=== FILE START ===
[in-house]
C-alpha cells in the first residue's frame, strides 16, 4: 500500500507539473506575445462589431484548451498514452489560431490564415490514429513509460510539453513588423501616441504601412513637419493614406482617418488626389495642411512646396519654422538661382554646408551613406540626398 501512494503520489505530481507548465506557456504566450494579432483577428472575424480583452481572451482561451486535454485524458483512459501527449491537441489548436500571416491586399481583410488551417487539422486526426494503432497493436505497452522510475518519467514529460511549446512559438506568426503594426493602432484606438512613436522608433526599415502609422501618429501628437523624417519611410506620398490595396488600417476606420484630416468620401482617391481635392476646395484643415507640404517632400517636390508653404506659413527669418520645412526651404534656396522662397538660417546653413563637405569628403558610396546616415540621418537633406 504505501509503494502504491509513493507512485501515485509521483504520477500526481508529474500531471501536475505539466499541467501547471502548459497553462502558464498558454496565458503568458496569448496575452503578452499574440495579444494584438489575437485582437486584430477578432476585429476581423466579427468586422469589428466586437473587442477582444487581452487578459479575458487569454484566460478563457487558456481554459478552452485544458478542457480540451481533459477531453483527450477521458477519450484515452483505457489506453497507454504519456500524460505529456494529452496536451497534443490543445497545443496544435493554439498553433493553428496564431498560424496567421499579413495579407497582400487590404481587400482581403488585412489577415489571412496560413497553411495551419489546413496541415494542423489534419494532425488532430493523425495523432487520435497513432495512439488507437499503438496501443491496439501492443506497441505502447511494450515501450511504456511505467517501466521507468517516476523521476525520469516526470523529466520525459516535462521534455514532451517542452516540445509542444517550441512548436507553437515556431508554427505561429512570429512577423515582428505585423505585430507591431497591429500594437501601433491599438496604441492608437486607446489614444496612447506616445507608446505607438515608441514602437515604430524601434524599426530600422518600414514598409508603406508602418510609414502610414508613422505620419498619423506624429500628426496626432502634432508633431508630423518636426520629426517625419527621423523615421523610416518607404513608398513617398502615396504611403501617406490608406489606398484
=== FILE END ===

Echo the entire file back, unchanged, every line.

[in-house]
C-alpha cells in the first residue's frame, strides 16, 4: 500500500507539473506575445462589431484548451498514452489560431490564415490514429513509460510539453513588423501616441504601412513637419493614406482617418488626389495642411512646396519654422538661382554646408551613406540626398 501512494503520489505530481507548465506557456504566450494579432483577428472575424480583452481572451482561451486535454485524458483512459501527449491537441489548436500571416491586399481583410488551417487539422486526426494503432497493436505497452522510475518519467514529460511549446512559438506568426503594426493602432484606438512613436522608433526599415502609422501618429501628437523624417519611410506620398490595396488600417476606420484630416468620401482617391481635392476646395484643415507640404517632400517636390508653404506659413527669418520645412526651404534656396522662397538660417546653413563637405569628403558610396546616415540621418537633406 504505501509503494502504491509513493507512485501515485509521483504520477500526481508529474500531471501536475505539466499541467501547471502548459497553462502558464498558454496565458503568458496569448496575452503578452499574440495579444494584438489575437485582437486584430477578432476585429476581423466579427468586422469589428466586437473587442477582444487581452487578459479575458487569454484566460478563457487558456481554459478552452485544458478542457480540451481533459477531453483527450477521458477519450484515452483505457489506453497507454504519456500524460505529456494529452496536451497534443490543445497545443496544435493554439498553433493553428496564431498560424496567421499579413495579407497582400487590404481587400482581403488585412489577415489571412496560413497553411495551419489546413496541415494542423489534419494532425488532430493523425495523432487520435497513432495512439488507437499503438496501443491496439501492443506497441505502447511494450515501450511504456511505467517501466521507468517516476523521476525520469516526470523529466520525459516535462521534455514532451517542452516540445509542444517550441512548436507553437515556431508554427505561429512570429512577423515582428505585423505585430507591431497591429500594437501601433491599438496604441492608437486607446489614444496612447506616445507608446505607438515608441514602437515604430524601434524599426530600422518600414514598409508603406508602418510609414502610414508613422505620419498619423506624429500628426496626432502634432508633431508630423518636426520629426517625419527621423523615421523610416518607404513608398513617398502615396504611403501617406490608406489606398484